For a longer lunch, head further up the street to La Bottega Bistroteka, a contemporary Italian bistro for good wine and a light meal. Do indulge in the Mushroom Risotto with marjoram and Grilled Octopus with aubergine puree and fennel sauce -- so good we returned for seconds later in the week. La Bottega Bistoteka is a delicatessen so be sure to stock up on salads, cold cuts, sweets and wine for your hotel or apartment.
If you really want to indulge, treat yourself to the tasting menu at one of Prague's only two Michelin Star restaurants, La Degustation Bohême Bourgeoise and the only one with a Czech menu, arguably the best Czech restaurant in the country. I sat down with the humble mastermind behind the revolutionized Bohemian fare, Chef Oldrich Sahajdak, a man concerned only with staying true to his Czech roots and cooking up the highest quality farm fresh cuisine, so much in fact that he is amidst buying his own farm. I opted for the 6 course menu paired with 6 Czech wines, expect the likes of Pumpkin Soup with ham infused whipped cream and Seared Catfish with poppy seeds and dill, several dishes of which were plated table side. Reservations needed.
If you are in search of a night cap, head next door to L'Fleur, a mixology and champagne bar with a 1920s speakeasy vibe. Be sure to try the Vue en Provence if you enjoy Cognac, its infused with truffle and lavender honey.
At some point you are going to brave the crowds of Charles Bridge to get acquainted with one of Prague's most beautiful and historic icons. Take your time to meander across the bridge, stop to admire the artists and handmade jewelry, when you finally reach on the other side you'll find a tiny street market (just beneath the bridge toward the Vltava River). Stop there for a Trdelnik, probably the Czech Republic's most notorious sweet pastry and pick up a jar of local honey infused with dark chocolate -- my favorite Prague souvenir. Just around the corner you will find Prague's famous Lennon-inspired graffiti wall, an ode to Mr. Lennon himself. For lunch make your way south through Kampa Park toward Cafe Savoy, passing along the way Tower Babies, another bizarre David Cerny sculpture and the haven for Modern Art lovers, Musuem Kampa.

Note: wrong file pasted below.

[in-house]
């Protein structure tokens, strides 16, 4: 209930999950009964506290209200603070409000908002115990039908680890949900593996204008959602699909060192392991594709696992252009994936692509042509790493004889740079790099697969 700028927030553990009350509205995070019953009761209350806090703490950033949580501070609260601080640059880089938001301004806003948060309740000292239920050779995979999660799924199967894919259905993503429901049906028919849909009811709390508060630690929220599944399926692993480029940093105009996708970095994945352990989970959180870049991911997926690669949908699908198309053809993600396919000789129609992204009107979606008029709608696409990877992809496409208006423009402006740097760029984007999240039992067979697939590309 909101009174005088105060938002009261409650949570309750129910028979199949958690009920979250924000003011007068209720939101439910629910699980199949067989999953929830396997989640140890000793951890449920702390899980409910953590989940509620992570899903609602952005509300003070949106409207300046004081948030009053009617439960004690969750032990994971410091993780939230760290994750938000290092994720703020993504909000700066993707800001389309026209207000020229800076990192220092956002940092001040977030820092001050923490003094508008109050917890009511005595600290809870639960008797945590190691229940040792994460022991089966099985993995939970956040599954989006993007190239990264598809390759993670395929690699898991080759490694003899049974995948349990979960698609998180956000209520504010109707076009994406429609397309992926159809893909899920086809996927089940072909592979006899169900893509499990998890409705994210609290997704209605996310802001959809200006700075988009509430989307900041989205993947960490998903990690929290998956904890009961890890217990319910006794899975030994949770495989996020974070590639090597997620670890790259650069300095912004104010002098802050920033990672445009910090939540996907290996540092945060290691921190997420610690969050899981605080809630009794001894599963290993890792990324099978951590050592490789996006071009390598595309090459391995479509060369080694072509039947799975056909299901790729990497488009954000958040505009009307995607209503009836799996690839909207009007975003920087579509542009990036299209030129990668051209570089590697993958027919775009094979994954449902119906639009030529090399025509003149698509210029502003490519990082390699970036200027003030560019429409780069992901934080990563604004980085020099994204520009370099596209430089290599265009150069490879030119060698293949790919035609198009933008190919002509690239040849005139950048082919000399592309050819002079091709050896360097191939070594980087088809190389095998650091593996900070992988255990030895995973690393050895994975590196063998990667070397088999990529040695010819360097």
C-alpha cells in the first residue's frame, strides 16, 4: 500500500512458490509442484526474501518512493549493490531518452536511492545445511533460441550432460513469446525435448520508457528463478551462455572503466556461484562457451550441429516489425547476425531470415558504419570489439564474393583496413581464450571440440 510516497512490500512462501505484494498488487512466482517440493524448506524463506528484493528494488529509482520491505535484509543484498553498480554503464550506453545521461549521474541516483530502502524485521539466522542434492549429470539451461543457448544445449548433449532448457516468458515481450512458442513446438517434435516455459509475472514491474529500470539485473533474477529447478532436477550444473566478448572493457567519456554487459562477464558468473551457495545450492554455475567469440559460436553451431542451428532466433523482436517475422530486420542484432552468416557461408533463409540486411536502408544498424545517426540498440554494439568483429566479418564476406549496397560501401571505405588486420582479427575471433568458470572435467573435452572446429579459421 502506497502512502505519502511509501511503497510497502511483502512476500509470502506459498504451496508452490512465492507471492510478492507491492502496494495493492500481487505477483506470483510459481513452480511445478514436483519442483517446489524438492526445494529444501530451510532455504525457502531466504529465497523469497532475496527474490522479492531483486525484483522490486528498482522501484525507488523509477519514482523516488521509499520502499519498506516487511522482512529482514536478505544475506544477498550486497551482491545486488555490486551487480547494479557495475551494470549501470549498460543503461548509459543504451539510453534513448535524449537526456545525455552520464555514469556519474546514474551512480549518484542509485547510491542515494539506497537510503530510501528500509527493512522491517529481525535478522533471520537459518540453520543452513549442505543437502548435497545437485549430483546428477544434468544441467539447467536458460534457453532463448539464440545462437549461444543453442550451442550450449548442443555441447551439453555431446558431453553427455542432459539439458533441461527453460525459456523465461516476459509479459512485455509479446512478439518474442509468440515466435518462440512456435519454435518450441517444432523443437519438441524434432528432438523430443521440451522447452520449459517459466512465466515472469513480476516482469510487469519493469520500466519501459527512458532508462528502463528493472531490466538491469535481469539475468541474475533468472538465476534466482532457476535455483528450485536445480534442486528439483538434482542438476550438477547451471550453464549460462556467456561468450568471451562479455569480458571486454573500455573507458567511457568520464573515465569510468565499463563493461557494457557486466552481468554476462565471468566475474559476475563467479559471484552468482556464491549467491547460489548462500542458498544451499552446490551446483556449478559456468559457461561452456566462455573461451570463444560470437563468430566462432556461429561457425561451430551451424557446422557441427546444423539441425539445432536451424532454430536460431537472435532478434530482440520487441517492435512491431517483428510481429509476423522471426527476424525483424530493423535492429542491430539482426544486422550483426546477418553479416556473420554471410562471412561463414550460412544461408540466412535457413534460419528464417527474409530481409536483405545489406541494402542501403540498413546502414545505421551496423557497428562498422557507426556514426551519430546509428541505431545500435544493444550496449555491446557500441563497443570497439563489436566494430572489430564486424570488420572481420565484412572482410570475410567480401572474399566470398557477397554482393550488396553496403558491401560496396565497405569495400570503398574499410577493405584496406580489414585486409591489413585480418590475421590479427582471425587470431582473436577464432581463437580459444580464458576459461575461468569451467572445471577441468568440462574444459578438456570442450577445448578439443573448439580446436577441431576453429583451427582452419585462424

Cafe Savoy occupies a sprawling space and came highly recommended for their decadent bakery however we opted for dinner instead, I would recommend both. The space evokes the essence of early Czechoslovakia, wrapped up in elegant and vintage finishings. In order to diversify I had their Salad with Bastion cheese, beetroot and pear and the Savoy Plate, a spread of duck two-ways, roasted rabbit, Prague ham and pork belly, all excellent. For dessert, be sure to wrap up a box of Prague's finest vetrnik, venecek, laskonka and kremrole's for the road. Reservations recommended.